Like us on Facebook
Follow us on Instagram
 

Dominic McCarthy, Australian WWI hero admired even by his 50 POWs

Sam Dickson

Being a hero among your own is neither hard nor uncommon. But, being admired by your enemies might be the surest sign of heroism there is. This was the case of Dominic McCarthy, Australian recipient of the Victoria Cross.

Born in 1892 in Western Australia, Lawrence Dominic McCarthy became an orphan as a very young child. At 13 years of age, he ended his education to work full-time on a farm. A few years later, he moved to Perth and became a contractor sawmiller. His work cost him three fingers on his left hand.

At first rejected due to his injuries, McCarthy was finally accepted into the ranks of the Australian Imperial Force in 1914, after proving that he had won numerous shooting competitions. He was made a private in the newly formed Blackboy Hill Camp. At the end of the year, his 16th Battalion embarked on a journey to Gallipoli.

Lawrence D. McCarthy. Source

Lawrence D. McCarthy. Source

He was fighting on the peninsula, until an illness forced him to evacuate in September 1915. Three months later, he was among the last to join the battalion on a new mission to the Western Front. In June 1916, the 16th Battalion arrived in France. During the following year, McCarthy’s abilities earned him the promotion to lieutenant as well as the French Croix de Guerre medal.

After helping to train the troops, he got back on the front just in time to join the Hundred Days Offensive against the German forces. On 23 August 1918, two weeks into the offensive, he was commanding D Company of the 16th Battalion, near Madam Wood in France.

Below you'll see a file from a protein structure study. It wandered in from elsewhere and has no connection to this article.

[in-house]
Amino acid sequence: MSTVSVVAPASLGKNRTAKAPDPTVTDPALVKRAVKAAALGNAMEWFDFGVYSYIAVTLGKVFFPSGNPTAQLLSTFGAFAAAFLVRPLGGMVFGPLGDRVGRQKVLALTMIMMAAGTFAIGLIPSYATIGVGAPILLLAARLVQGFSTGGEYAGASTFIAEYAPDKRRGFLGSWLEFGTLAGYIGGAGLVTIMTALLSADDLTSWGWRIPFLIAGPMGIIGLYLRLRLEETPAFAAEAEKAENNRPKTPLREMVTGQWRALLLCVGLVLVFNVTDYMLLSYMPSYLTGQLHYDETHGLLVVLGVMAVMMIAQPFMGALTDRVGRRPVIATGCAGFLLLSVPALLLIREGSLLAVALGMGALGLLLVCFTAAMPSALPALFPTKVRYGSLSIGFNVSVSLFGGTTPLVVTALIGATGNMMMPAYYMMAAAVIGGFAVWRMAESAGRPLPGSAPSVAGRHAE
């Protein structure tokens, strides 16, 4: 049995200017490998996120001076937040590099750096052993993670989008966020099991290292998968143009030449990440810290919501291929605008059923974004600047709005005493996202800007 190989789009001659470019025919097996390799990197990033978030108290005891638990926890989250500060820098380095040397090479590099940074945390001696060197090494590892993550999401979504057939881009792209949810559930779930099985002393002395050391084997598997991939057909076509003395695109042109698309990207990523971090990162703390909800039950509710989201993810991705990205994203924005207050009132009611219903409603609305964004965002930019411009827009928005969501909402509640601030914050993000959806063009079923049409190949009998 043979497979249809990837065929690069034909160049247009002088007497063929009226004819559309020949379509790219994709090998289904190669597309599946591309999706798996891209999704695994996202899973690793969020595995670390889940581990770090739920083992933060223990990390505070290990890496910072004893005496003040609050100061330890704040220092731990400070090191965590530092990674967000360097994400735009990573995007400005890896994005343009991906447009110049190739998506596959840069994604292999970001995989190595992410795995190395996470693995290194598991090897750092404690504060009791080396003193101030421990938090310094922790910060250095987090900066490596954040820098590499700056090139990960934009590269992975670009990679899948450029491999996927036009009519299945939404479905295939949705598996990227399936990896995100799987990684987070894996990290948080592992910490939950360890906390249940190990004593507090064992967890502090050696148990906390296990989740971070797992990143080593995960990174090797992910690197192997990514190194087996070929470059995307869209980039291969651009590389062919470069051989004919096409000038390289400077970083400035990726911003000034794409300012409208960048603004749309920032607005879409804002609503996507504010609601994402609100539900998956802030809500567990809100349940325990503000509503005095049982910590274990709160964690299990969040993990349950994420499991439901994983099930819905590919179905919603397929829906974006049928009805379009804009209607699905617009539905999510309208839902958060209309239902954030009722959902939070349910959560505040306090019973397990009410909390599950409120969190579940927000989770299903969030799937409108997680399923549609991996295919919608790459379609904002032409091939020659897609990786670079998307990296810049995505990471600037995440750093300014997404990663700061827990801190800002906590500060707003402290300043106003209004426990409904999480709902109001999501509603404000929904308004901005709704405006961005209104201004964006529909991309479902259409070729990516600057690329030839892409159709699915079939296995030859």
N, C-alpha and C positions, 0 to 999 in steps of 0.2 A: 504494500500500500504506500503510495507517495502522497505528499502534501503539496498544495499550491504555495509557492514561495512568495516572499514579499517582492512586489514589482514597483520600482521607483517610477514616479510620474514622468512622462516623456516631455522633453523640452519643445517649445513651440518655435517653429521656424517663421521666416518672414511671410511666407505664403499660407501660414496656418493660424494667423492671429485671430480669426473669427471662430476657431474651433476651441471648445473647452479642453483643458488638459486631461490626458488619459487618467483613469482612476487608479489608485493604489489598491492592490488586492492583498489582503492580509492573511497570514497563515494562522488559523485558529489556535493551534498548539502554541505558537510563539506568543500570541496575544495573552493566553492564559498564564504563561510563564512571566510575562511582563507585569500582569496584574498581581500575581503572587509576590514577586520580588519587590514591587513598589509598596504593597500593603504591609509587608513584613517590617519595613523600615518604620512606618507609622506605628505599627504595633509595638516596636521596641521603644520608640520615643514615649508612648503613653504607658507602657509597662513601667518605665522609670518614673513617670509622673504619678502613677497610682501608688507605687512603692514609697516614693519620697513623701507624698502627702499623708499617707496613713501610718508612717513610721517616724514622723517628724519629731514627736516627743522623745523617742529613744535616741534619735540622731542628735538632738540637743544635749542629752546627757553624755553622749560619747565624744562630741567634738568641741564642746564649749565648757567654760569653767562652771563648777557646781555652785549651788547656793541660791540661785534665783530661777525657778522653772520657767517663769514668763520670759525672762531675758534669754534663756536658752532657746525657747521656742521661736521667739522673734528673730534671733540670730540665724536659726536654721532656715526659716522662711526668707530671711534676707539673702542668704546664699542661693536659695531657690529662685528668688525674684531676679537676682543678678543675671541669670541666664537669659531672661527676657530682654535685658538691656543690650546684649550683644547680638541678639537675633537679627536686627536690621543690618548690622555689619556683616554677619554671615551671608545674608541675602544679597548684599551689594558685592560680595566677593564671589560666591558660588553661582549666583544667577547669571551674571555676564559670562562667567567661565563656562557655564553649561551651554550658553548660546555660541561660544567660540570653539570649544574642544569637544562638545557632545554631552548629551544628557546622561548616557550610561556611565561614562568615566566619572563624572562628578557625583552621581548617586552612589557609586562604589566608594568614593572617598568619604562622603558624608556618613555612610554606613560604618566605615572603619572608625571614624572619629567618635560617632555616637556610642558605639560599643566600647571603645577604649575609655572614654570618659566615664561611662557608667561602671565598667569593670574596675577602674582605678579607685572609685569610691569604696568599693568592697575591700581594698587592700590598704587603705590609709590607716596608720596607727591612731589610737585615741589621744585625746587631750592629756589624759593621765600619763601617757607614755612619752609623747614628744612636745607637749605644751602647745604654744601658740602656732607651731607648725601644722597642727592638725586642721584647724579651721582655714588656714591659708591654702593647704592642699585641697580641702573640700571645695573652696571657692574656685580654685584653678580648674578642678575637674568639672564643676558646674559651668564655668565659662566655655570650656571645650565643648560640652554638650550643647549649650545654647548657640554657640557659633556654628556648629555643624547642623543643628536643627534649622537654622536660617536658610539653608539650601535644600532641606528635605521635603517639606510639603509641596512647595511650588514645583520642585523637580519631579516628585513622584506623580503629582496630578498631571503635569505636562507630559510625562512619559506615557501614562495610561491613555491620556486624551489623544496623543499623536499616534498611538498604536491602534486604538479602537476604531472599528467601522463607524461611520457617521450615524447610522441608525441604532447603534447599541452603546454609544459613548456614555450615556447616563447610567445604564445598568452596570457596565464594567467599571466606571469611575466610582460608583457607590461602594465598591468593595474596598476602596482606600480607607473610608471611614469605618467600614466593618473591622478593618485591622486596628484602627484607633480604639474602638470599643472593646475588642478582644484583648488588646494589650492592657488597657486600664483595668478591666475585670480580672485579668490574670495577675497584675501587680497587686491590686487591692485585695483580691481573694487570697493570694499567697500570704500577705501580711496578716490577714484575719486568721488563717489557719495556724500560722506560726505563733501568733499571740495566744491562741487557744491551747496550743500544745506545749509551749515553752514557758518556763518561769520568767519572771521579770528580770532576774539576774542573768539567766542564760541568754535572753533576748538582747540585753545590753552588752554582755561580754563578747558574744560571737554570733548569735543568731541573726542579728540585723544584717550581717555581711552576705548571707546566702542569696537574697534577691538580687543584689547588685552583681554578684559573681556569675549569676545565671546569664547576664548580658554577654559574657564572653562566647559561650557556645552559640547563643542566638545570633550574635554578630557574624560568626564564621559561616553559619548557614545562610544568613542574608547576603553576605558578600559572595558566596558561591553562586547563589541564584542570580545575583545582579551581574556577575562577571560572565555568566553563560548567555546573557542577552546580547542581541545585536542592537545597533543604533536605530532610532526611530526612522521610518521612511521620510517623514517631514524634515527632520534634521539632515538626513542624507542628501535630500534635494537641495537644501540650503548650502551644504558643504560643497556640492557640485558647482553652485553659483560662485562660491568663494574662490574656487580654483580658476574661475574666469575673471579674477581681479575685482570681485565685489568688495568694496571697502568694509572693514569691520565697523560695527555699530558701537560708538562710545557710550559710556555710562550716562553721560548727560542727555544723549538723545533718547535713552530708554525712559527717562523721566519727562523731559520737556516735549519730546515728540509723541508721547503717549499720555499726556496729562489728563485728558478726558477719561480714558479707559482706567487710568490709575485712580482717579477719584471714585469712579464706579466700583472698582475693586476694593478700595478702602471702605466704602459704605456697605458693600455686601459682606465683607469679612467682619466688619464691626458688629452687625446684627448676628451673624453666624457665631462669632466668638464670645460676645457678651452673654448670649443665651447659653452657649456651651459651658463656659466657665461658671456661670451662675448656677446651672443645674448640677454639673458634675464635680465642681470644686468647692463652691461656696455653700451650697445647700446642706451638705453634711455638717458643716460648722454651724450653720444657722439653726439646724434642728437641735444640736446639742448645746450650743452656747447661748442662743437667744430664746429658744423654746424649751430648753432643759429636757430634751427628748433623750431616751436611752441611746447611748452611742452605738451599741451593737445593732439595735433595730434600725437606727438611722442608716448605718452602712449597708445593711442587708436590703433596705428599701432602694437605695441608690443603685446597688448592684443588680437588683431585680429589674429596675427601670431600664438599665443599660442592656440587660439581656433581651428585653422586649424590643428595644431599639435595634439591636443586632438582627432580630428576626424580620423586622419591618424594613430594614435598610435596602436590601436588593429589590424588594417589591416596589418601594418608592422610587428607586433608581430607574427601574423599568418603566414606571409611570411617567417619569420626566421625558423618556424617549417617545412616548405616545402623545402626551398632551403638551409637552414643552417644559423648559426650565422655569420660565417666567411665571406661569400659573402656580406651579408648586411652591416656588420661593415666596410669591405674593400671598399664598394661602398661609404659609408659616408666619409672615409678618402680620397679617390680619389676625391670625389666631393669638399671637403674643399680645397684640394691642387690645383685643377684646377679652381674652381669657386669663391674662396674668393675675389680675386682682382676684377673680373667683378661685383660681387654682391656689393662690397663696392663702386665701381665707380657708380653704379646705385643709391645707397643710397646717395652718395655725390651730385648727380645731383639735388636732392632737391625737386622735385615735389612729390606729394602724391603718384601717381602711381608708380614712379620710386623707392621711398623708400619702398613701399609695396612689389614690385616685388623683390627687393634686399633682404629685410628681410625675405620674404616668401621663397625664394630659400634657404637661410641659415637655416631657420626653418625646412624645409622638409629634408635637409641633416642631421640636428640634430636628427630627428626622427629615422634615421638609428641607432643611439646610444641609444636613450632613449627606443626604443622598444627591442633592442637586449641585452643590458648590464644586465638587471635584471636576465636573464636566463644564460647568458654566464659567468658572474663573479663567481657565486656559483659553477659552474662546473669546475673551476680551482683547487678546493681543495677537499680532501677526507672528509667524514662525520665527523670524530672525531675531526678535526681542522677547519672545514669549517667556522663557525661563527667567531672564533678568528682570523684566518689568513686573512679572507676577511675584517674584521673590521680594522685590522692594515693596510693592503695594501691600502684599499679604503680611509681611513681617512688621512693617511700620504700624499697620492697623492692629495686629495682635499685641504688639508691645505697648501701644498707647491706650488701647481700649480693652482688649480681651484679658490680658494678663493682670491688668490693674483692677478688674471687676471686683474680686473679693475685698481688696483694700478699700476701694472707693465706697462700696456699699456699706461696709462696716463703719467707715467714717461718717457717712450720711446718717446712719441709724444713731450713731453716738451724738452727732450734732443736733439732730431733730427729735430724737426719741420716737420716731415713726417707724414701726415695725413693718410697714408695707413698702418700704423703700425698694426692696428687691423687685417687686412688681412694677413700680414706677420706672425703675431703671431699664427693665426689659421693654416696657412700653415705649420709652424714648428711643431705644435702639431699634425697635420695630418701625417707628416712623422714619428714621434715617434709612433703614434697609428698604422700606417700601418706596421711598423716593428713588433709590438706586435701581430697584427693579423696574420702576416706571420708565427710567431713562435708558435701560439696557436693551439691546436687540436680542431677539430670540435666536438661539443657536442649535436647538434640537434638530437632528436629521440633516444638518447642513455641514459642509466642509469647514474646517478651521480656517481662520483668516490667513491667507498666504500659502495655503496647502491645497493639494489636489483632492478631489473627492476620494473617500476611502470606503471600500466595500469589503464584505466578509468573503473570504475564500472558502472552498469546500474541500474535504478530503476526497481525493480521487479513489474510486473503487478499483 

His unit attained its position, but he noticed that his comrades from another unit could not break through the German defense. That was the moment McCarthy’s true abilities and valor came into full light. Accompanied by another comrade from his battalion, he stormed right across the open ground onto the German machine-gun posts, destroying three of them with bullets and grenades.

After his mate got wounded, he decided to continue on his own. Along the way, he would pick up German grenades and throw them back at them. At one point he reached another enemy stronghold where he shot two officers and bombed it so hard that at one point a blood-stained white cloth started waving in the wind.

An Australian battalion during the Hundred Days Offensive. Source

An Australian battalion during the Hundred Days Offensive. Source

During his blitzkrieg, he had killed 22 German soldiers, taken 50 POWs and captured three machine-gun posts along almost half a kilometer of the German front. Not believing their own eyes, his comrades could see from afar that the German prisoners gathered around lieutenant McCarthy… patting him on his back. They were equally shocked that this chubby man with seven fingers had managed to pull off such a strong game. They didn’t stand a chance.

Ten days after the war, McCarthy has been evacuated once again due to illness. While recovering, he was told that he would be awarded the highest honor of all for his action – the Victoria Cross. On 12 July 1919, King George V honored him in a ceremony at the Buckingham Palace. A discreet hero, he believed that there was ‘a VC in everybody if given a chance’.